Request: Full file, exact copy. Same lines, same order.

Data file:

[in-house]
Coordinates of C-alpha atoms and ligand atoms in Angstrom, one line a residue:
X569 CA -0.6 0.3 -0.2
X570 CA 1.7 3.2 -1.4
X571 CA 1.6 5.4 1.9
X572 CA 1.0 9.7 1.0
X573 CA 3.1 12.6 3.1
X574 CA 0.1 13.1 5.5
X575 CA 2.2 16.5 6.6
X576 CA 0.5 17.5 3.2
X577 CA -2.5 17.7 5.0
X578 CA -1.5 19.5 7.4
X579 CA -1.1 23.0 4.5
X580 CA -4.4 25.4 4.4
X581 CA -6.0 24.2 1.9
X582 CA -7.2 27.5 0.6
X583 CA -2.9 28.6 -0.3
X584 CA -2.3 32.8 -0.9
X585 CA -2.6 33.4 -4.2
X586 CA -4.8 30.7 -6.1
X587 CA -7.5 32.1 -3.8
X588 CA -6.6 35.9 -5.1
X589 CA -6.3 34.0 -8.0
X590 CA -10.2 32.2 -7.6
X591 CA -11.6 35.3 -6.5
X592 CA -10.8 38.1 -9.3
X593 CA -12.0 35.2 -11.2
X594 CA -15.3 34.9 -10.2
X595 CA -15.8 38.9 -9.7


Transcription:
[in-house]
Coordinates of C-alpha atoms and ligand atoms in Angstrom, one line a residue:
X569 CA -0.6 0.3 -0.2
X570 CA 1.7 3.2 -1.4
X571 CA 1.6 5.4 1.9
X572 CA 1.0 9.7 1.0
X573 CA 3.1 12.6 3.1
X574 CA 0.1 13.1 5.5
X575 CA 2.2 16.5 6.6
X576 CA 0.5 17.5 3.2
X577 CA -2.5 17.7 5.0
X578 CA -1.5 19.5 7.4
X579 CA -1.1 23.0 4.5
X580 CA -4.4 25.4 4.4
X581 CA -6.0 24.2 1.9
X582 CA -7.2 27.5 0.6
X583 CA -2.9 28.6 -0.3
X584 CA -2.3 32.8 -0.9
X585 CA -2.6 33.4 -4.2
X586 CA -4.8 30.7 -6.1
X587 CA -7.5 32.1 -3.8
X588 CA -6.6 35.9 -5.1
X589 CA -6.3 34.0 -8.0
X590 CA -10.2 32.2 -7.6
X591 CA -11.6 35.3 -6.5
X592 CA -10.8 38.1 -9.3
X593 CA -12.0 35.2 -11.2
X594 CA -15.3 34.9 -10.2
X595 CA -15.8 38.9 -9.7